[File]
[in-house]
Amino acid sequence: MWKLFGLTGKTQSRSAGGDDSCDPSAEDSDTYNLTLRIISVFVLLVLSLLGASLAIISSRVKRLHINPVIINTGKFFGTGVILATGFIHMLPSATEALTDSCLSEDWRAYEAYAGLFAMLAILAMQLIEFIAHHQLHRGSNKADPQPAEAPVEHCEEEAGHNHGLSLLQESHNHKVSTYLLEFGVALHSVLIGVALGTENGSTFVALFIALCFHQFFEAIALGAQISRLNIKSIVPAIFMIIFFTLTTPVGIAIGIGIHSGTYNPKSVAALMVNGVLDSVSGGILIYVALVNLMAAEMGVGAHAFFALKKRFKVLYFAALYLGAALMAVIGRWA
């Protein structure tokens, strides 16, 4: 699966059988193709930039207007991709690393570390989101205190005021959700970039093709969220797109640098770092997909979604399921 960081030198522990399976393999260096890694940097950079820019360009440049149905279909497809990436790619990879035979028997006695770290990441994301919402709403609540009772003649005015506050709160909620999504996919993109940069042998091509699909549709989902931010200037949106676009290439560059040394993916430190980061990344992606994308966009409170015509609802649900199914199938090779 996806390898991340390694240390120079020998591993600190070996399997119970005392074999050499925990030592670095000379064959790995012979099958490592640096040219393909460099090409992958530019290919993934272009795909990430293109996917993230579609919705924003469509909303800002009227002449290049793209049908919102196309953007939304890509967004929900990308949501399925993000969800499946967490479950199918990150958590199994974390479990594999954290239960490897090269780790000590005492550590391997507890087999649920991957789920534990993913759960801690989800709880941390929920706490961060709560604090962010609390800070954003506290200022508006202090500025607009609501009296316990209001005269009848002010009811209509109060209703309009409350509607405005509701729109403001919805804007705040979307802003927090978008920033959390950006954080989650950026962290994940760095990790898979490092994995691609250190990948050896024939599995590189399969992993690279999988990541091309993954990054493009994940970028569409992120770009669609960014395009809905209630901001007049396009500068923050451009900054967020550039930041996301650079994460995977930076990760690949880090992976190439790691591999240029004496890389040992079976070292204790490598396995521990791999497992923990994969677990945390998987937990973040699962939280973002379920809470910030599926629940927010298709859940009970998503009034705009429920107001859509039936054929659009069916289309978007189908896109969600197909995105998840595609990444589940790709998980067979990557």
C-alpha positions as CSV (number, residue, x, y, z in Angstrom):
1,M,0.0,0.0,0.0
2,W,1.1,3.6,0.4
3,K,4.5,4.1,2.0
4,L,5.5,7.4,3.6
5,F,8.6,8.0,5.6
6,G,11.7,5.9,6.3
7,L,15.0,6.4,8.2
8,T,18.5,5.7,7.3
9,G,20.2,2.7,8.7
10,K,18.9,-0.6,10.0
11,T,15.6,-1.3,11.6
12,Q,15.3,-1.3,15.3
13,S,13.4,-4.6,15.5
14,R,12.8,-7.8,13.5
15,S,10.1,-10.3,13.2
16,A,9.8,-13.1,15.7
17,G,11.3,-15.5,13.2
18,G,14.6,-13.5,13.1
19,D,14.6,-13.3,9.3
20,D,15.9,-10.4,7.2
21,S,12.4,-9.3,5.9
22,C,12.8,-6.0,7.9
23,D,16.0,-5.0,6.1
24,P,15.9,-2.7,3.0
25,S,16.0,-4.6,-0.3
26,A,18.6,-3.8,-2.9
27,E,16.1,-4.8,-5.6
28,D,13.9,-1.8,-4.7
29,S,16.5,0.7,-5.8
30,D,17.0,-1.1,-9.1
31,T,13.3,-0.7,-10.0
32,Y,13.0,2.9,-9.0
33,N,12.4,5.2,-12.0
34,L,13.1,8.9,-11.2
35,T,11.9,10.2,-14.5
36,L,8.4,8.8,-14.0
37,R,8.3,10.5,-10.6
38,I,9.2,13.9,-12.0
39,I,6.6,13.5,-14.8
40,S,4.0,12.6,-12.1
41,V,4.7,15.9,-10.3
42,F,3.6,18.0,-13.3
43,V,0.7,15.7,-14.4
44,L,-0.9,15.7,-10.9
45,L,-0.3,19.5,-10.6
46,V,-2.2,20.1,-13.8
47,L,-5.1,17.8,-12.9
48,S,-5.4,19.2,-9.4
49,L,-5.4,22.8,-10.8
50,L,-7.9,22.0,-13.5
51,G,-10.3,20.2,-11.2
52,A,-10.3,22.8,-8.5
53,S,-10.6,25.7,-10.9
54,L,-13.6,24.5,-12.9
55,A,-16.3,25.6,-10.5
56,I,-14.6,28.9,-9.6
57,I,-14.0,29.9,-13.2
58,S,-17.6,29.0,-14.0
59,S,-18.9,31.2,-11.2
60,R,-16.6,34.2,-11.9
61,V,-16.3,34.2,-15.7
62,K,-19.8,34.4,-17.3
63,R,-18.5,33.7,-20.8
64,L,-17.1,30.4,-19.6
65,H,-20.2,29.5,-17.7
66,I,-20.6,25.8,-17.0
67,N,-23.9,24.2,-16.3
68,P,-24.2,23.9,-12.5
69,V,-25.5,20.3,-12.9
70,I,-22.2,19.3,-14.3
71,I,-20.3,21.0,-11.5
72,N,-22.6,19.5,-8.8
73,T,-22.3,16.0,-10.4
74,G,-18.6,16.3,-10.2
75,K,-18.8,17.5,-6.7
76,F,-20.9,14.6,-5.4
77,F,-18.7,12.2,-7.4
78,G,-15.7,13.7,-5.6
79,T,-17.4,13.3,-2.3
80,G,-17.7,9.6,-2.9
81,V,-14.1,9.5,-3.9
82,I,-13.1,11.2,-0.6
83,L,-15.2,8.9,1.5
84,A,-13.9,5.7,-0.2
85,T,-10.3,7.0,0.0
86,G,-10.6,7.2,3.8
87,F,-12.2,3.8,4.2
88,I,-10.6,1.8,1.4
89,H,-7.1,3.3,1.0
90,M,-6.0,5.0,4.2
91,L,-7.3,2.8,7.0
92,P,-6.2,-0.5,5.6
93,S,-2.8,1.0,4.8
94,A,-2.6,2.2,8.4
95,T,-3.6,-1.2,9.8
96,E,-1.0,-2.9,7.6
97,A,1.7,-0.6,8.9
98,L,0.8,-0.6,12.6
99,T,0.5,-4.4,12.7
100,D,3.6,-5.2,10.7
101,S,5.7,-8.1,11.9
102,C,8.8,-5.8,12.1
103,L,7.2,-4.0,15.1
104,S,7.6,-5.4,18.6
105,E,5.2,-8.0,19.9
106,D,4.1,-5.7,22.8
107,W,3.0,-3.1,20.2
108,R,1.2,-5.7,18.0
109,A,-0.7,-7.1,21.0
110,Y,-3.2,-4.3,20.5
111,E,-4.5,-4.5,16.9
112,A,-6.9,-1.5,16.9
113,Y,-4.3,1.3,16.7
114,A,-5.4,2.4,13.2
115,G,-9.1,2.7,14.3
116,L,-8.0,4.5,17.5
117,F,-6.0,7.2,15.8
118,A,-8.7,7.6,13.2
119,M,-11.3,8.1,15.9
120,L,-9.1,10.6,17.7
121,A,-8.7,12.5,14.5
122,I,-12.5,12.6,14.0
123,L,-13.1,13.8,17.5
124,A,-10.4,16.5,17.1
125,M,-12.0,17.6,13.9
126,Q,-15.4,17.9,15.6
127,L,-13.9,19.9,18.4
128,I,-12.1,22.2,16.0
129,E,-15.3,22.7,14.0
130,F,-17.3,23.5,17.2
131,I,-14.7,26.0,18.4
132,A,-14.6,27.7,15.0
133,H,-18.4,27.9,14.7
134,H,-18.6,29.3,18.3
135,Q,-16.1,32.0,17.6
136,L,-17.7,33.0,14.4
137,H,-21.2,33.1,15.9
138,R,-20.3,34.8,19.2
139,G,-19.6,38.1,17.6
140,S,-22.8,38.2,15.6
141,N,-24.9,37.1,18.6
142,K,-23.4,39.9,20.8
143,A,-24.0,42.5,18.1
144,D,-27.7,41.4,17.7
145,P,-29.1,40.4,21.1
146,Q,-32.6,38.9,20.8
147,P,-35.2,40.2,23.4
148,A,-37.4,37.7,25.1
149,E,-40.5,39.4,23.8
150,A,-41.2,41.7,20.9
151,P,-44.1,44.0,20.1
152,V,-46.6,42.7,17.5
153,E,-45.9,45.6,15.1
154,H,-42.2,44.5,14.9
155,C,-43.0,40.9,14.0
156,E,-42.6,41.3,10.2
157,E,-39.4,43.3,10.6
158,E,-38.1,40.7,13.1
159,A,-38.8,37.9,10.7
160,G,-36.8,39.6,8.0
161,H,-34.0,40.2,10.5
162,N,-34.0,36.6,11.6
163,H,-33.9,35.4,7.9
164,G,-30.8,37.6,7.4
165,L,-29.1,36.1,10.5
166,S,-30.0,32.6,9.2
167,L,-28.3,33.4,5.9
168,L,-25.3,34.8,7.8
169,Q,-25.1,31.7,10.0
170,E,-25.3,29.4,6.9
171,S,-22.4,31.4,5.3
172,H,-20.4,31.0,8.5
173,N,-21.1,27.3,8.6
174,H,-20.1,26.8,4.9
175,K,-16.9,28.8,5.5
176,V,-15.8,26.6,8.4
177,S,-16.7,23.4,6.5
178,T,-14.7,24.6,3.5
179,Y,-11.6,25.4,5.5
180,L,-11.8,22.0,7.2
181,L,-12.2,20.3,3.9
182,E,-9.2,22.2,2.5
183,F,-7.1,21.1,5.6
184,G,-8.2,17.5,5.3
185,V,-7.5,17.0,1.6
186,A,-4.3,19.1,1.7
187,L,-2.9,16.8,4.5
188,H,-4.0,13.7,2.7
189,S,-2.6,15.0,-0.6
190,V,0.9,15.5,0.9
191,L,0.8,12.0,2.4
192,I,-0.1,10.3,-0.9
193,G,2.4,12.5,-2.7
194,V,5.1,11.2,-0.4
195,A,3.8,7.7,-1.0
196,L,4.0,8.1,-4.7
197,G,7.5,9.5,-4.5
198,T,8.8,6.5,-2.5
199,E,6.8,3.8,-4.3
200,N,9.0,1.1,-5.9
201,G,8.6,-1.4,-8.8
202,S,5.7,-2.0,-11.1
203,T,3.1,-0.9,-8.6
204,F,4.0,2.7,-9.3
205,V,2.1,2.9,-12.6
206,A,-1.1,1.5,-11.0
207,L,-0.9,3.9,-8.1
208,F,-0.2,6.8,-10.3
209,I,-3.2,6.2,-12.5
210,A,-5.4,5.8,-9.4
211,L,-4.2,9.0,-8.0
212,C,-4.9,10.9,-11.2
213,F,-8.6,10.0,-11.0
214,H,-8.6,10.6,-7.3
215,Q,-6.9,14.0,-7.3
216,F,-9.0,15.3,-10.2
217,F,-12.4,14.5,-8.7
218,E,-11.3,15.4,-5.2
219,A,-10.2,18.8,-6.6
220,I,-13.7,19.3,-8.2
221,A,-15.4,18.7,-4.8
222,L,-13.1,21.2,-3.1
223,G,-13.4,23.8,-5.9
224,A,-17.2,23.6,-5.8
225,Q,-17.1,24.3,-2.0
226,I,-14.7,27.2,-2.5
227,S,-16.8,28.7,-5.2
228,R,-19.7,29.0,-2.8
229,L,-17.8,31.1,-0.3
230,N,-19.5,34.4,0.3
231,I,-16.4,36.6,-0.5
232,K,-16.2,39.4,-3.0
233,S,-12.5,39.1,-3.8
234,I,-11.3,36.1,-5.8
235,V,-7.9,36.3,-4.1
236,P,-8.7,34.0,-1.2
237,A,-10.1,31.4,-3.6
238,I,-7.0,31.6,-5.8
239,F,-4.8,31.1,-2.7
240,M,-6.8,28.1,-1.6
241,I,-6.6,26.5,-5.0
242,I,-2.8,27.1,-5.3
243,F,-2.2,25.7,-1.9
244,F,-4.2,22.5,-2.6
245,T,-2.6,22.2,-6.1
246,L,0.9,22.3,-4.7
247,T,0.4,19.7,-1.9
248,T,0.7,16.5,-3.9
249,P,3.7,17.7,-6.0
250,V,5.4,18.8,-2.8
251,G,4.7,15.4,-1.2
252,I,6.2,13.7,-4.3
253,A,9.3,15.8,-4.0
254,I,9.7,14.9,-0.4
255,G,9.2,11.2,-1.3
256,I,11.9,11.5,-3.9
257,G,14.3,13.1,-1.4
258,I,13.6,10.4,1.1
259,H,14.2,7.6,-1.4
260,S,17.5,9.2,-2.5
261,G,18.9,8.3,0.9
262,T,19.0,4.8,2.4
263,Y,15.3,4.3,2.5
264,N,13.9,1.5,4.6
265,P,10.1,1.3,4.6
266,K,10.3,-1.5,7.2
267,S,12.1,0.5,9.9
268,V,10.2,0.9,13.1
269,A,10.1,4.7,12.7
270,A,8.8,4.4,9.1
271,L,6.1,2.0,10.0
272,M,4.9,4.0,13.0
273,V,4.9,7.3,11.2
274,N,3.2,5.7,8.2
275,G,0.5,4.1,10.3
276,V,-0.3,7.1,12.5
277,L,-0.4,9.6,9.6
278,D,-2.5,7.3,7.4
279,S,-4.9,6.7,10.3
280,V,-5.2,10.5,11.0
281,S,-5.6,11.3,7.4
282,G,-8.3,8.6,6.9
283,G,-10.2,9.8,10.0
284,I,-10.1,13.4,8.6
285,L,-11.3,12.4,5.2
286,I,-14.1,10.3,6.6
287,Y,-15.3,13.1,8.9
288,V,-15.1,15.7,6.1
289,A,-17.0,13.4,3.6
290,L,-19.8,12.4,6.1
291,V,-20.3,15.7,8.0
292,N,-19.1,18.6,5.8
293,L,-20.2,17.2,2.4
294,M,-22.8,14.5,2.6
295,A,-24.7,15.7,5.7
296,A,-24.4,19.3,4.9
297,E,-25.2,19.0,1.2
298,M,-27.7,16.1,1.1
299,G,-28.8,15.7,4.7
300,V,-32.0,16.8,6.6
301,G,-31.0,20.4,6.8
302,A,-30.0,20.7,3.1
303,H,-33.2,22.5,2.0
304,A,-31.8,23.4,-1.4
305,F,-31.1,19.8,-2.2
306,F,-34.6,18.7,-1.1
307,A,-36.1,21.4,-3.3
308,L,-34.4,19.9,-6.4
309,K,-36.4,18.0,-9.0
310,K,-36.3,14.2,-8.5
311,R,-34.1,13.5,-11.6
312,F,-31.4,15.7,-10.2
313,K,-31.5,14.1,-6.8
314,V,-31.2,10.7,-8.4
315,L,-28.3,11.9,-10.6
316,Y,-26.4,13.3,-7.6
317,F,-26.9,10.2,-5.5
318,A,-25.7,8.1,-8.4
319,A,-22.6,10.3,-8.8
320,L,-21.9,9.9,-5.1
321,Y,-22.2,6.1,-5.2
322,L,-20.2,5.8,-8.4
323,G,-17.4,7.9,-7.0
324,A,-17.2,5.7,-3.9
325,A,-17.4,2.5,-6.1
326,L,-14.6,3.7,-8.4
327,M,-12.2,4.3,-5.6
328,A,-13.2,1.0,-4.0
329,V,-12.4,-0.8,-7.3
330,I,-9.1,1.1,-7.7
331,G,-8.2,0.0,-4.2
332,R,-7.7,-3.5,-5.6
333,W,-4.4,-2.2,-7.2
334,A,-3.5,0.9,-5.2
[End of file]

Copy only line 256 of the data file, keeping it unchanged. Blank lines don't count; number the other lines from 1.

252,I,6.2,13.7,-4.3